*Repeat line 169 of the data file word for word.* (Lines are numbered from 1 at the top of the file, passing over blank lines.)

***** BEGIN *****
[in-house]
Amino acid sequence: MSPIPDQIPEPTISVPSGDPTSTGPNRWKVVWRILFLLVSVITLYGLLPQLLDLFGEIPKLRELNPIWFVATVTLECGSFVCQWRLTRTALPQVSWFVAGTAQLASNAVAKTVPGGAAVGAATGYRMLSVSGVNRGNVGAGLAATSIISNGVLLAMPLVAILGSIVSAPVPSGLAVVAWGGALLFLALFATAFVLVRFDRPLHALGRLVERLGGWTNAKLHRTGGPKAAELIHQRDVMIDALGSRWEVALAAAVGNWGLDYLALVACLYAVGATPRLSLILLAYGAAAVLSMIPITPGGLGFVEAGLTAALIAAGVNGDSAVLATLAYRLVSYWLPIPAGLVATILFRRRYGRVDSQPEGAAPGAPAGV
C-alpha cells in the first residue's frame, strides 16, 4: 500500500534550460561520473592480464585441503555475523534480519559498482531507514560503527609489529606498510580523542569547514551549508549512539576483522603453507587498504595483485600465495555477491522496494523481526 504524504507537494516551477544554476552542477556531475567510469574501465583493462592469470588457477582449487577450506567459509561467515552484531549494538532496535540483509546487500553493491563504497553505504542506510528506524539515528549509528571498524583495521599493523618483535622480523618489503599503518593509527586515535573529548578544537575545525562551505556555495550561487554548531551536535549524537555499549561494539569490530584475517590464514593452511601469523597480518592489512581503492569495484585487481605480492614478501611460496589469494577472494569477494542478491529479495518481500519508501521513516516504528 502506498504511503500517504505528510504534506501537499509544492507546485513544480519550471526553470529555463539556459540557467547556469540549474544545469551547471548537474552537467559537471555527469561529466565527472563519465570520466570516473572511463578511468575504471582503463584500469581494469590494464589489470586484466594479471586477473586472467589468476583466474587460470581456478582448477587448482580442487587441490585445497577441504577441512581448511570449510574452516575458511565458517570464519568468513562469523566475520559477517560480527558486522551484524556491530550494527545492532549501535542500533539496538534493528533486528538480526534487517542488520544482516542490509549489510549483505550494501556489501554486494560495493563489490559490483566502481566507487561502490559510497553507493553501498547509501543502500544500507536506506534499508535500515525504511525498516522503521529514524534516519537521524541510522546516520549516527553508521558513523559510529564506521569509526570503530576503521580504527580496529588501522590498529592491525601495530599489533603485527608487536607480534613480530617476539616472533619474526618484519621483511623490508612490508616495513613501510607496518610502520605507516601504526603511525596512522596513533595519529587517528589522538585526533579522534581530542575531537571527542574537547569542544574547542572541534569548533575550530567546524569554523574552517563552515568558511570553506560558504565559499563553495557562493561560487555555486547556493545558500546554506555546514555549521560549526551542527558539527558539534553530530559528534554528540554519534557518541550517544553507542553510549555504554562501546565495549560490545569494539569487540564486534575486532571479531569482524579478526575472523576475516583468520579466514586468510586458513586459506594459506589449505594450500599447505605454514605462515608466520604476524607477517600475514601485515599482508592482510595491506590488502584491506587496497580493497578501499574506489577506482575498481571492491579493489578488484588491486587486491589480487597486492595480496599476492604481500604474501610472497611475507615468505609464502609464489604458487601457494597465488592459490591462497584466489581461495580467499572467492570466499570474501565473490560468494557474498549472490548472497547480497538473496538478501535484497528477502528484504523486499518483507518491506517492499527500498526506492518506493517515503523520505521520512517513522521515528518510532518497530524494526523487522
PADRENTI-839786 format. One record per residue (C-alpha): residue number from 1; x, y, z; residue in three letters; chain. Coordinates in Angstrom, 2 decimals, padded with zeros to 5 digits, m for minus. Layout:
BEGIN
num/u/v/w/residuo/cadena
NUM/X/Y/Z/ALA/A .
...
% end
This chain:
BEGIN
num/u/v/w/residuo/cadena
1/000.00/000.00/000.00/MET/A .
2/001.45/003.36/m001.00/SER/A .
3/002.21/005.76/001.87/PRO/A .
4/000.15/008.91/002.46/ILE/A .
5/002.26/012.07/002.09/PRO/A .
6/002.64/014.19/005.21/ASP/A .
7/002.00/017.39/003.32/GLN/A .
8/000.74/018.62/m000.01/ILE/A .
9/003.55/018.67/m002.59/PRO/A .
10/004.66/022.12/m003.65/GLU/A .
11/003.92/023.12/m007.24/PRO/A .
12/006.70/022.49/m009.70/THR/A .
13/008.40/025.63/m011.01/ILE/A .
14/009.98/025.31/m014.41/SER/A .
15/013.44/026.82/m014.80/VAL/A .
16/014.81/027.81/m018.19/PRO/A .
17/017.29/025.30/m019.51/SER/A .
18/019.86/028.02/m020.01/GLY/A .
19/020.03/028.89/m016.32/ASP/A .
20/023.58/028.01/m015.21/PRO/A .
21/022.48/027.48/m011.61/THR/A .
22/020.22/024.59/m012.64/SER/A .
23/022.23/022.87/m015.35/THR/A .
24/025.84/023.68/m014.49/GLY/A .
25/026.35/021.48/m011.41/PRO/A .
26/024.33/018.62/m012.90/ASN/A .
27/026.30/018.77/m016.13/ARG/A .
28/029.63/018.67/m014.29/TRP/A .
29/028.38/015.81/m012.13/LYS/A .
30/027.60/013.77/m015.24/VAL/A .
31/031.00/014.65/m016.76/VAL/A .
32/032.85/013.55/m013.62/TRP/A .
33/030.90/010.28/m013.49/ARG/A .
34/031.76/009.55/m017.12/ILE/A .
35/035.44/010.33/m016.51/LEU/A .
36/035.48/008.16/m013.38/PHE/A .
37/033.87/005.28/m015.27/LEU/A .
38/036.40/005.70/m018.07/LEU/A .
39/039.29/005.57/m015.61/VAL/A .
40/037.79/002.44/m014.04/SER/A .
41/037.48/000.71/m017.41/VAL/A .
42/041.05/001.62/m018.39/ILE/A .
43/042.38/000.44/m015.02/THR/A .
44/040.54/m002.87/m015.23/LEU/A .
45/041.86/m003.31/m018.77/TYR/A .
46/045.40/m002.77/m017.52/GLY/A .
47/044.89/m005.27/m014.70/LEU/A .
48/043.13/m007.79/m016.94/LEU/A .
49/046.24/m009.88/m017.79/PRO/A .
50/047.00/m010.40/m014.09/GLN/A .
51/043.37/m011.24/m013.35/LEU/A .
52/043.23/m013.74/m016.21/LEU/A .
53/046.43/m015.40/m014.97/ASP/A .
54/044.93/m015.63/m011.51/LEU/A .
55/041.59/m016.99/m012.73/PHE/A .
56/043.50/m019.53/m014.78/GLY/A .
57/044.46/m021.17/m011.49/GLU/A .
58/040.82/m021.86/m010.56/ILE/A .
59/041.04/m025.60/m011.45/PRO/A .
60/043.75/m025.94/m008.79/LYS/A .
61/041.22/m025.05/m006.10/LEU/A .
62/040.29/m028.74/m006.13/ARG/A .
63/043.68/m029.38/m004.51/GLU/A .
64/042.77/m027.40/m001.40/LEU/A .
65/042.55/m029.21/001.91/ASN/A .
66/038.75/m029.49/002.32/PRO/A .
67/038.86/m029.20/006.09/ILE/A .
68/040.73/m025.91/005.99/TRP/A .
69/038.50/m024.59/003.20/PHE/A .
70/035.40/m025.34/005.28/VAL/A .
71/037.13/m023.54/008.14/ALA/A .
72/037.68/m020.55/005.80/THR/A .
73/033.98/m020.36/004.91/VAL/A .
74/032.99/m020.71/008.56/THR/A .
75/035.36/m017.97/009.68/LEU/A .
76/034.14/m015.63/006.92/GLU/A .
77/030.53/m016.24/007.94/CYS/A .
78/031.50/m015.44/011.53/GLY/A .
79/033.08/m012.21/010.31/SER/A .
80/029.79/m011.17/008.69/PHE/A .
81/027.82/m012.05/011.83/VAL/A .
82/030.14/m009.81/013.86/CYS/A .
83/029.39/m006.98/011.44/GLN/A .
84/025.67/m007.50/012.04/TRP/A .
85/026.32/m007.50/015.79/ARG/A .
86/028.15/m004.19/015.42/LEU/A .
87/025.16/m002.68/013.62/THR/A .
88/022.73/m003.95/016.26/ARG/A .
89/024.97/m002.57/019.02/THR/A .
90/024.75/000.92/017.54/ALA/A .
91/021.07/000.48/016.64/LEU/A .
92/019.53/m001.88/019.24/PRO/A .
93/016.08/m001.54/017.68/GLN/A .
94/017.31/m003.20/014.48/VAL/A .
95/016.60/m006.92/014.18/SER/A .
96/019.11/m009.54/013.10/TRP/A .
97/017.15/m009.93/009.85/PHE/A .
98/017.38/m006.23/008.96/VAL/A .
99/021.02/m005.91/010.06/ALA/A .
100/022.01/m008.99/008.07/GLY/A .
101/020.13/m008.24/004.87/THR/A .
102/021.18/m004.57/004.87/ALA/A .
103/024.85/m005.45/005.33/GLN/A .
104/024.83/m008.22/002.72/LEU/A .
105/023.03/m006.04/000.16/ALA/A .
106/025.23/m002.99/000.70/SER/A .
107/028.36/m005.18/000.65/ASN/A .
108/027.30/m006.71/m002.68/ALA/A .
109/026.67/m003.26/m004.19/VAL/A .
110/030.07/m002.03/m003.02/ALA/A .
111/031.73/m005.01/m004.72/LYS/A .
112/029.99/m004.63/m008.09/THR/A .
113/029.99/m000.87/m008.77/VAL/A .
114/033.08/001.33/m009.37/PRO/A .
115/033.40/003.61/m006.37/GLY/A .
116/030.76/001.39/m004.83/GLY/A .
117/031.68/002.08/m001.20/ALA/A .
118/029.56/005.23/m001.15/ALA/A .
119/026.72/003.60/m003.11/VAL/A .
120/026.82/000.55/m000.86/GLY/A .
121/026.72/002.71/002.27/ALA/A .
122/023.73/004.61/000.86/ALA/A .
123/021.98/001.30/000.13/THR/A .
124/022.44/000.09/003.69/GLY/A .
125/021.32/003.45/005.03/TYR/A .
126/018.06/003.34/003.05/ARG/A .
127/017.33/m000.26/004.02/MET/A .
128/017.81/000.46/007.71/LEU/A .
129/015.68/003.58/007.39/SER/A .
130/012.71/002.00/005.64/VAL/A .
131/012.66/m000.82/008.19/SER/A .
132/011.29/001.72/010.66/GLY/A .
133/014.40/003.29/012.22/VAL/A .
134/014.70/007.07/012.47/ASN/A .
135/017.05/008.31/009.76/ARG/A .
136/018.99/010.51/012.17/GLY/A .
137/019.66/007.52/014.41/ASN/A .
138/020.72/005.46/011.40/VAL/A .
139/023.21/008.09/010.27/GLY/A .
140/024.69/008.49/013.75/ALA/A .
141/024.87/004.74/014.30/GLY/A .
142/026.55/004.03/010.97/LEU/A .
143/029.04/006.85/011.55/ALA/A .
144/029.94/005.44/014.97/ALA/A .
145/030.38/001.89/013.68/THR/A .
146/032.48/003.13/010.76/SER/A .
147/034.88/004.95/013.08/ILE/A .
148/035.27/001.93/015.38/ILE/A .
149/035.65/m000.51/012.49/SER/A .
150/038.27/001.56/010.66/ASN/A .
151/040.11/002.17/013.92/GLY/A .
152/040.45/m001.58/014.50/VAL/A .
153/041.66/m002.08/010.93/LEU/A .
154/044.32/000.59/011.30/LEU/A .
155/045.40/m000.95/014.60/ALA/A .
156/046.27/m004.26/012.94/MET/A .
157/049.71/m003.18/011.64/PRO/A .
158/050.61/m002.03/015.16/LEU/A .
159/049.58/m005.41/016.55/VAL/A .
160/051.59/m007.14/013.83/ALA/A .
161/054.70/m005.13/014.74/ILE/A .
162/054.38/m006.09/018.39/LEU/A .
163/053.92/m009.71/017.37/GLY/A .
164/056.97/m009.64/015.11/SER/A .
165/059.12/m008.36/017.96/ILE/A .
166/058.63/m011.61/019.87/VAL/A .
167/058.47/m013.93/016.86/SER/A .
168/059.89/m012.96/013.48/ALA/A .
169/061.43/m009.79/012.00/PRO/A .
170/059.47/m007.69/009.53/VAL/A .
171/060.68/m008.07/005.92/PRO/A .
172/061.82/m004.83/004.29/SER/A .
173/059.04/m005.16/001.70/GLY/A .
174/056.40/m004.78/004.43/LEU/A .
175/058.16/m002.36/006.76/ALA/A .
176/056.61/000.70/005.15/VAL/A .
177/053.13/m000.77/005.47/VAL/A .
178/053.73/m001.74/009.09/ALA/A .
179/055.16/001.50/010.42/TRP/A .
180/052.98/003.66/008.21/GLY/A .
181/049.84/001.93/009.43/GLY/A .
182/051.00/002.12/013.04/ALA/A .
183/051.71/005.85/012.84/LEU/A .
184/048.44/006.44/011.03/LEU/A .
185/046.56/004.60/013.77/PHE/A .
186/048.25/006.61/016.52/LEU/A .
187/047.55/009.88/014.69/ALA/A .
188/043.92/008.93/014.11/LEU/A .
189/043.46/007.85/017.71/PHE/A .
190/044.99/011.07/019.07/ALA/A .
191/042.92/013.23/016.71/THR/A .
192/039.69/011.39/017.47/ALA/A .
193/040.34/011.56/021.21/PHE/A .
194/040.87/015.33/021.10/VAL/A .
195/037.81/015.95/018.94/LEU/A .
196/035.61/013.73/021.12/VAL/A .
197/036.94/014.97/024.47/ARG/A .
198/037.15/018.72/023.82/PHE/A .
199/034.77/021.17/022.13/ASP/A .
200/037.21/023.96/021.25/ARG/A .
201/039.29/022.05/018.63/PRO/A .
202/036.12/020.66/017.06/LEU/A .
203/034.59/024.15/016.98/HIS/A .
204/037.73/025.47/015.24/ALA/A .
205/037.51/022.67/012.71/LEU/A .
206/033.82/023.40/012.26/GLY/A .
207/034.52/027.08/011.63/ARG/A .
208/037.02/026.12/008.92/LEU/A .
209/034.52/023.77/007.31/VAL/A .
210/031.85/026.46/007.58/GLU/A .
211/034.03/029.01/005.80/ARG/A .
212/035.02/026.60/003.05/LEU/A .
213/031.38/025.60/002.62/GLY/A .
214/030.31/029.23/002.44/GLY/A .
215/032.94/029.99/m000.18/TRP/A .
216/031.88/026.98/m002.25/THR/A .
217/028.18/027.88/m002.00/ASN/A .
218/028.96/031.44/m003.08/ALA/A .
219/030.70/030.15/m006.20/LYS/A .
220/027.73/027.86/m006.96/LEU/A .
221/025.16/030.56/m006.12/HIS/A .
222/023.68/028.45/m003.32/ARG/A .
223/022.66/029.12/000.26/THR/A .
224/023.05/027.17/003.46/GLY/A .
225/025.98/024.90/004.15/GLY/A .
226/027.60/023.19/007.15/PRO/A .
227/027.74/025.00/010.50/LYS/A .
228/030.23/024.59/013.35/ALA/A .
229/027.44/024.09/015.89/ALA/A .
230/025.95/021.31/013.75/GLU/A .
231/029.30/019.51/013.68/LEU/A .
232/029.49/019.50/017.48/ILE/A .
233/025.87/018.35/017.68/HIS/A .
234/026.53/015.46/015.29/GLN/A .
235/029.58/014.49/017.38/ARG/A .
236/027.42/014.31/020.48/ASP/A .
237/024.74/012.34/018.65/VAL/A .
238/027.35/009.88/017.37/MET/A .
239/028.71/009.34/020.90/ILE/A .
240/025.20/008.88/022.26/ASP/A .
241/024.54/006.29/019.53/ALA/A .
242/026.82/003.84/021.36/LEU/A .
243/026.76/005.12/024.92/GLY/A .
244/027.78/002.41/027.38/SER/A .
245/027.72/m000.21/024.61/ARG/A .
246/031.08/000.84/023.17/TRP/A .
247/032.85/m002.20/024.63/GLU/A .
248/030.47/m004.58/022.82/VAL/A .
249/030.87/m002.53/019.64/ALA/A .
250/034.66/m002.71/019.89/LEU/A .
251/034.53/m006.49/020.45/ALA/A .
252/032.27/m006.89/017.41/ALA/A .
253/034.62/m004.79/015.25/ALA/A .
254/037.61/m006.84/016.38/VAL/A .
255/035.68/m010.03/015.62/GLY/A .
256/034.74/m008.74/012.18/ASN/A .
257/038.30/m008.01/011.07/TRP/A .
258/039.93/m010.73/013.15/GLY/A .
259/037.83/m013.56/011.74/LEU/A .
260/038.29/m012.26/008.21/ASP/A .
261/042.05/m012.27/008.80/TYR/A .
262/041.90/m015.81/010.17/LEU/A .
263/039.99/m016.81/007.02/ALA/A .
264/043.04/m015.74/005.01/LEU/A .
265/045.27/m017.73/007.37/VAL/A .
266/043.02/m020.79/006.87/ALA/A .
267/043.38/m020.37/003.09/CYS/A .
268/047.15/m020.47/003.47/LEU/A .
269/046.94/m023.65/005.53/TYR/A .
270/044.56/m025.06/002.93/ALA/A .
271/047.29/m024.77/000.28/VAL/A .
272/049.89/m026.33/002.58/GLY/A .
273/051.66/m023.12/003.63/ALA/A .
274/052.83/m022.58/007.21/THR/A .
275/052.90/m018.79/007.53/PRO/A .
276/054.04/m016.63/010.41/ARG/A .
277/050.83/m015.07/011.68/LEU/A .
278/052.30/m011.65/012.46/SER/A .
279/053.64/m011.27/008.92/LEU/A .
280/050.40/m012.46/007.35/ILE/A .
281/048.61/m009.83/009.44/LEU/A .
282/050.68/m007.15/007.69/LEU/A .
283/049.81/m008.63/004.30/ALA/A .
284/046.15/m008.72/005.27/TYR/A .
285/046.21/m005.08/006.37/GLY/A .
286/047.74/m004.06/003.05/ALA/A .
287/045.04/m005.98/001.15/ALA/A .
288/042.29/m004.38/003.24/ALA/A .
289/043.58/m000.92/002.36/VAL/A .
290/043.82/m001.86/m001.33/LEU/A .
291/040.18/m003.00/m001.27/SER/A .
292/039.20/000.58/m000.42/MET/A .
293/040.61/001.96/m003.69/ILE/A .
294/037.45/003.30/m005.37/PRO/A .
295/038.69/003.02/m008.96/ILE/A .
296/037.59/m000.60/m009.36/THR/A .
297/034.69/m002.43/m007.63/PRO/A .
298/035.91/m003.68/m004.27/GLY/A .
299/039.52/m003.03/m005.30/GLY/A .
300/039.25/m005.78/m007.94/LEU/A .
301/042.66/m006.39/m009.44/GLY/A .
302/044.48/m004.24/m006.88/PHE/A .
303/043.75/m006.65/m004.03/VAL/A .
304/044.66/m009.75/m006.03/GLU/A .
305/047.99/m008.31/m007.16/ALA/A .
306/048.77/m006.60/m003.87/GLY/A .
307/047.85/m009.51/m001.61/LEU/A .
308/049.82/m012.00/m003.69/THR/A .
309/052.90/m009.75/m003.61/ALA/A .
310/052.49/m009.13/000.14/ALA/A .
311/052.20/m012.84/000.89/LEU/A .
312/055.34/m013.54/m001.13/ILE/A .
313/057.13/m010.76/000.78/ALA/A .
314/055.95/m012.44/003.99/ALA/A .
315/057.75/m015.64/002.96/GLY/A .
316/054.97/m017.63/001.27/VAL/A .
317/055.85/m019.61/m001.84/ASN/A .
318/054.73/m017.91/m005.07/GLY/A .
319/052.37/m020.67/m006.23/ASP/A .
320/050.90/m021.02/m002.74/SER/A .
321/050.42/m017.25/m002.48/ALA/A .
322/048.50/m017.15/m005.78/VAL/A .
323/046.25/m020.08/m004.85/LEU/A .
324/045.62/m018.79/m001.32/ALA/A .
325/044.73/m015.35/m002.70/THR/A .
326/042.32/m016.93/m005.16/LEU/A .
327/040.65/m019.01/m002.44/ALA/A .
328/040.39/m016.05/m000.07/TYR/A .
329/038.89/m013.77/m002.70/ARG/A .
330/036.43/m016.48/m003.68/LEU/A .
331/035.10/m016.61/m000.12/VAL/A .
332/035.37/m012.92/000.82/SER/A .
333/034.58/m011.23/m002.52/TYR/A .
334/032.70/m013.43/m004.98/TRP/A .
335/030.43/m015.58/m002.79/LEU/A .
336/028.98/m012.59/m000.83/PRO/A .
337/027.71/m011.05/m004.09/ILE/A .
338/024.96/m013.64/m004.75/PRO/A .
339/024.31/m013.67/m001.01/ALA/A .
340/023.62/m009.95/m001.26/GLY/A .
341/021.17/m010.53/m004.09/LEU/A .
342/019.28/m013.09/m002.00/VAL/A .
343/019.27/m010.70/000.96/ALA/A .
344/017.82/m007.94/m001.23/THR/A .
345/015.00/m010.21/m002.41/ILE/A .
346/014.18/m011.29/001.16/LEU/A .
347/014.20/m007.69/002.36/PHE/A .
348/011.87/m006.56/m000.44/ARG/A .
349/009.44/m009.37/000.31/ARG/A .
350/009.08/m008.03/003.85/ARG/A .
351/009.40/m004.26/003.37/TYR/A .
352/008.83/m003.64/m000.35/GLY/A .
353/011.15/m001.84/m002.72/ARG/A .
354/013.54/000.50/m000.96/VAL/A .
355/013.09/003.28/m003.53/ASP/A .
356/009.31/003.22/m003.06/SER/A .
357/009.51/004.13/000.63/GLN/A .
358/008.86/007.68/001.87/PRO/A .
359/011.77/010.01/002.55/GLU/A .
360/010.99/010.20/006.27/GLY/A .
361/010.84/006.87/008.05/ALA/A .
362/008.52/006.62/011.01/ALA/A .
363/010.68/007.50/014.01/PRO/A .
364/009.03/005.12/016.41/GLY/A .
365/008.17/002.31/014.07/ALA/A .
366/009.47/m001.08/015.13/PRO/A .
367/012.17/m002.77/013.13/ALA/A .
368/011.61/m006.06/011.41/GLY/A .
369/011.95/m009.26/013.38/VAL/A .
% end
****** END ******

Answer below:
157/049.71/m003.18/011.64/PRO/A .